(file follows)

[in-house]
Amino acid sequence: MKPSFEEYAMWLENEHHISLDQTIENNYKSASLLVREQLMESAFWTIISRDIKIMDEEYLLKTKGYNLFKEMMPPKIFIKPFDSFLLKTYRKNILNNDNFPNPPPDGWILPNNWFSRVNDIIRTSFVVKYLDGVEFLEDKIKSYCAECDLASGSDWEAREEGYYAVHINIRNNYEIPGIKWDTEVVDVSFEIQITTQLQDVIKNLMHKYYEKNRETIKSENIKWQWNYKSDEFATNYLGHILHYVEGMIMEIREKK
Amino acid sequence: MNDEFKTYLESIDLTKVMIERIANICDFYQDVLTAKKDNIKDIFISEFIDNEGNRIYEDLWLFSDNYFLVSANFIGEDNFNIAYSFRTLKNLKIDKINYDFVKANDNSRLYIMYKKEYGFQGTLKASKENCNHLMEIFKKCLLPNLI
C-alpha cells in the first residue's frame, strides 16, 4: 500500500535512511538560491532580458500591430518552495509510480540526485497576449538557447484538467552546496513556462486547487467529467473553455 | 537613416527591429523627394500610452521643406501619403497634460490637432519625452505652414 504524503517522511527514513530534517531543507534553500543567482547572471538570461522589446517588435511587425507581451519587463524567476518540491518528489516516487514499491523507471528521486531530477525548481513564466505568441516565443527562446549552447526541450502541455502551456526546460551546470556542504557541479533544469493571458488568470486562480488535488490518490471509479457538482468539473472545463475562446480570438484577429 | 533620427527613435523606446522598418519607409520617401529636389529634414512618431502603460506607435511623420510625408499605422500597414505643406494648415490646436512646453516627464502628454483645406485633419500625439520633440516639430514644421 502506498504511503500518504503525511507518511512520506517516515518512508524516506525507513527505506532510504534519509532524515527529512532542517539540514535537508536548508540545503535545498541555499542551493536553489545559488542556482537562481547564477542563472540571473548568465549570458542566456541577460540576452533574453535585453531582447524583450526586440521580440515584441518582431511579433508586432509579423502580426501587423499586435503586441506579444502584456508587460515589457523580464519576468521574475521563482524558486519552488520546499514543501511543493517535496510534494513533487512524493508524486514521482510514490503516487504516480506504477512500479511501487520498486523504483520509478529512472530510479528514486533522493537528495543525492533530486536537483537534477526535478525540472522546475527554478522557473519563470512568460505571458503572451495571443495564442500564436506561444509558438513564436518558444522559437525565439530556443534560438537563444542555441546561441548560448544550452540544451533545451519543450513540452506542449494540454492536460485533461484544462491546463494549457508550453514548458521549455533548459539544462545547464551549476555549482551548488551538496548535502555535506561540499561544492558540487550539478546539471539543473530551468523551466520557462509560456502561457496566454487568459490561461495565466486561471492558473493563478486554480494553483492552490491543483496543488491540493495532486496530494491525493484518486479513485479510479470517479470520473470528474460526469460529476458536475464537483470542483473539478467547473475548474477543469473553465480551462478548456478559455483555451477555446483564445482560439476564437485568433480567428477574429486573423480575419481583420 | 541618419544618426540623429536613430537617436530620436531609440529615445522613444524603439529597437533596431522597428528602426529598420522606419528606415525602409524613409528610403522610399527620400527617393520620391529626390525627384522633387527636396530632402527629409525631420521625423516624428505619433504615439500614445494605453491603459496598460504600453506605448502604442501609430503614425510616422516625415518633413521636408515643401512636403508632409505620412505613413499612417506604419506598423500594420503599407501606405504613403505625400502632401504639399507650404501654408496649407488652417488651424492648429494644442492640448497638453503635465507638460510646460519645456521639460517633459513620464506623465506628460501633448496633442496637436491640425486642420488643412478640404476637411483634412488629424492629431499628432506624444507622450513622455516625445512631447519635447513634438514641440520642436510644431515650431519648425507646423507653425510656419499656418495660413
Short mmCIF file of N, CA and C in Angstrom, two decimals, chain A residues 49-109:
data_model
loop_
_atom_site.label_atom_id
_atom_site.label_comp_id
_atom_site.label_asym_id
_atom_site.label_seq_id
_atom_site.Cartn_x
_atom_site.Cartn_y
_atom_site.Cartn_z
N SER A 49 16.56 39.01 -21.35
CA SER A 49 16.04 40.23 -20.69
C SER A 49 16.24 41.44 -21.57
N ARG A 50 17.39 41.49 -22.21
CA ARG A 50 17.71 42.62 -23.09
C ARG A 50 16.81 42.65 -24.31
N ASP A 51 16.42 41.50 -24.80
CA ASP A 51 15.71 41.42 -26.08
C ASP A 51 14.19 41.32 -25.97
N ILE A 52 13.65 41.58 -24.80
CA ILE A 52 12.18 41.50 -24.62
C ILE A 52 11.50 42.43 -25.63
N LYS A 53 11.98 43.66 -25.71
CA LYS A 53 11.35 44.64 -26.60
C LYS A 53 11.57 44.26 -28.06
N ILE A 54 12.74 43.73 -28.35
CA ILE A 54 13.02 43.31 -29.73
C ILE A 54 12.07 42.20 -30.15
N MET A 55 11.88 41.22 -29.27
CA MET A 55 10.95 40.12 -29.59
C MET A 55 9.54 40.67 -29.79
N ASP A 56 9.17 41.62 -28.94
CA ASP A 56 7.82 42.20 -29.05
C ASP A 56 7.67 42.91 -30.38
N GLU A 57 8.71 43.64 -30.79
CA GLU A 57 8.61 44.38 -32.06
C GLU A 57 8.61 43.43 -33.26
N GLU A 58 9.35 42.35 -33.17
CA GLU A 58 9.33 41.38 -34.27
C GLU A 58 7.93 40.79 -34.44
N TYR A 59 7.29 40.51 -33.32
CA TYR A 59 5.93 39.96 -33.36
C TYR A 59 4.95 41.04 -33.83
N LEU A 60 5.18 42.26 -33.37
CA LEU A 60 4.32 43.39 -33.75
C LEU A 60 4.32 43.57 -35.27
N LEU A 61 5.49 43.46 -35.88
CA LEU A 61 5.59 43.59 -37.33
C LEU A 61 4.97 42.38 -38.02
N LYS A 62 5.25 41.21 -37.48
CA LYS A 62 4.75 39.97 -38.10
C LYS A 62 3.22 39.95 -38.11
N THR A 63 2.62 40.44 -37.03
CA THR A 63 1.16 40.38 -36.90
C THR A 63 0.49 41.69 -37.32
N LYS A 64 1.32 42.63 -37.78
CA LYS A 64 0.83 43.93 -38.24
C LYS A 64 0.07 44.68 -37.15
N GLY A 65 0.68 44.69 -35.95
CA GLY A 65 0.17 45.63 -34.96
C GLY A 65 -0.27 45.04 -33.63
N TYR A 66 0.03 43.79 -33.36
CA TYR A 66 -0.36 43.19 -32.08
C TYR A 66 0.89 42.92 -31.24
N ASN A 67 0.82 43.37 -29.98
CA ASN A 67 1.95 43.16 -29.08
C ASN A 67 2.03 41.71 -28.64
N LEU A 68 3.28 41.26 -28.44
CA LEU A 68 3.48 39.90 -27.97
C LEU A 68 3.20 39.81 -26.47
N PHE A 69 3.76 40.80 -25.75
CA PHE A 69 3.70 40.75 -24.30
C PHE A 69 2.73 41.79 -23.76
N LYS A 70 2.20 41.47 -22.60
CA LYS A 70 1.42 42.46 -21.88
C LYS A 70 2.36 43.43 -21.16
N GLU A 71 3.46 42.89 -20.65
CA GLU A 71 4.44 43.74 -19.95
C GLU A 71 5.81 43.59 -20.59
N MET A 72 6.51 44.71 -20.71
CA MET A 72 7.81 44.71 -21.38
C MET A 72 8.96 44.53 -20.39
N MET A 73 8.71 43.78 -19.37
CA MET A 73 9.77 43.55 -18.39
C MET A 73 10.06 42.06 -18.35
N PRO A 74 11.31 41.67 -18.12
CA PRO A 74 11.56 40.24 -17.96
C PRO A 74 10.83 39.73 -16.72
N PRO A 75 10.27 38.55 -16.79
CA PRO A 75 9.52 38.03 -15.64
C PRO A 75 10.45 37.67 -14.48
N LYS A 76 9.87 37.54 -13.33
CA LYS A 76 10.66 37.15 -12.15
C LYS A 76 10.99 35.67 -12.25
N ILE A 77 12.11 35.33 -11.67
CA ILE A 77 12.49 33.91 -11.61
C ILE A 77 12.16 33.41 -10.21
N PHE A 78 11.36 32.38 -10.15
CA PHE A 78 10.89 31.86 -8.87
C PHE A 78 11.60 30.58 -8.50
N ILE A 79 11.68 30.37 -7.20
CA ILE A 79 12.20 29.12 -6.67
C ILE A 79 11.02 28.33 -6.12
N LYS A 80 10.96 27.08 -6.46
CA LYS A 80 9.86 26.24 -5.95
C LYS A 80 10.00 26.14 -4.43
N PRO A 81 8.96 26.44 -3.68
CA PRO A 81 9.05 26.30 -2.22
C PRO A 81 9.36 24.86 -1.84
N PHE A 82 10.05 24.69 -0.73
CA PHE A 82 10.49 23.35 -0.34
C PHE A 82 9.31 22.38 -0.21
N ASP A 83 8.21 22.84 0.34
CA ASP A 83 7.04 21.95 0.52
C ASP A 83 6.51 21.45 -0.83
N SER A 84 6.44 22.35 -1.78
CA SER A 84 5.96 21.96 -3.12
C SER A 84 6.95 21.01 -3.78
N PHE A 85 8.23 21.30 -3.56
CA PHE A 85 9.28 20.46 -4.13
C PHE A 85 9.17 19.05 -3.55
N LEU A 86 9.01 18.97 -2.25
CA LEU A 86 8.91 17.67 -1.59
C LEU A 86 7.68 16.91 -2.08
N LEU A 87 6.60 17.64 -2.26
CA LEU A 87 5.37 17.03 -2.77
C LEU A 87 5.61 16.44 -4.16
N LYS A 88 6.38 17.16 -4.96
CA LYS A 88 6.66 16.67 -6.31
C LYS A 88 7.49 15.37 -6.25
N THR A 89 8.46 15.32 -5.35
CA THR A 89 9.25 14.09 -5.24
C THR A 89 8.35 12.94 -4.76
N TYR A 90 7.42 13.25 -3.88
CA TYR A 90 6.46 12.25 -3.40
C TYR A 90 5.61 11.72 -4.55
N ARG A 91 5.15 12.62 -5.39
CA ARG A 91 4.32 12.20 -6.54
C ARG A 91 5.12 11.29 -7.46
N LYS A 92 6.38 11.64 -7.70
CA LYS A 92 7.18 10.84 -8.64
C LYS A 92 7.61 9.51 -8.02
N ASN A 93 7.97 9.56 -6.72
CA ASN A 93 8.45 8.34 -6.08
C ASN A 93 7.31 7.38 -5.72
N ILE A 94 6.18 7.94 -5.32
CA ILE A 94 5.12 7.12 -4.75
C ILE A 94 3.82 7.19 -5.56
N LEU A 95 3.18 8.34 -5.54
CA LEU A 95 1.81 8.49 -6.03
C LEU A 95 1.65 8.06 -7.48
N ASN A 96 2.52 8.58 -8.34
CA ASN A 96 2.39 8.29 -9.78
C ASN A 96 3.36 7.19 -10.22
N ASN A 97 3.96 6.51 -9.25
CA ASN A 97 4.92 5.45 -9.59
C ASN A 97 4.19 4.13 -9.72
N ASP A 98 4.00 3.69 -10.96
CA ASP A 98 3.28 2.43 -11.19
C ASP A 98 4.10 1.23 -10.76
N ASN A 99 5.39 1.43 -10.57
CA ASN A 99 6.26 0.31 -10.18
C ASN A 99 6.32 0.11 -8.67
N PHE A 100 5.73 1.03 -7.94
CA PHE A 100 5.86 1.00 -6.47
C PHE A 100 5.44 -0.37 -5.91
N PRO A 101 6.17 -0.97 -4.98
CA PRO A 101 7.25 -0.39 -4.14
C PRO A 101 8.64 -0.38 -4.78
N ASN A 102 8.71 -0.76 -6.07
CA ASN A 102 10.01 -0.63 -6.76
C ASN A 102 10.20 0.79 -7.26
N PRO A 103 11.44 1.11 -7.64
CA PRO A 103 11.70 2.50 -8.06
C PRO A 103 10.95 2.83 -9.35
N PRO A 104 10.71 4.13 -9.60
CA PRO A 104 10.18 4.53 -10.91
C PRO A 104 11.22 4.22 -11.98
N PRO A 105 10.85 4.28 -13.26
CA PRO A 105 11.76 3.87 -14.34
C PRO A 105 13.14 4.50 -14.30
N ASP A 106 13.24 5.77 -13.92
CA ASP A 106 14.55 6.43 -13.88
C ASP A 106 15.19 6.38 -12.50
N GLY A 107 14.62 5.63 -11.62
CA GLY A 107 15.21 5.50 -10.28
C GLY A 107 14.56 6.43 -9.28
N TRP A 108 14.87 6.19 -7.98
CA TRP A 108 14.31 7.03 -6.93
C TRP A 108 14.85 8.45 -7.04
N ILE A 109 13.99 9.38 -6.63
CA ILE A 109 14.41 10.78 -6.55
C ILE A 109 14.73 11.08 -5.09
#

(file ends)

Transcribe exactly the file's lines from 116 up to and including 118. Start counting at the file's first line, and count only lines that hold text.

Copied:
C PHE A 82 9.31 22.38 -0.21
N ASP A 83 8.21 22.84 0.34
CA ASP A 83 7.04 21.95 0.52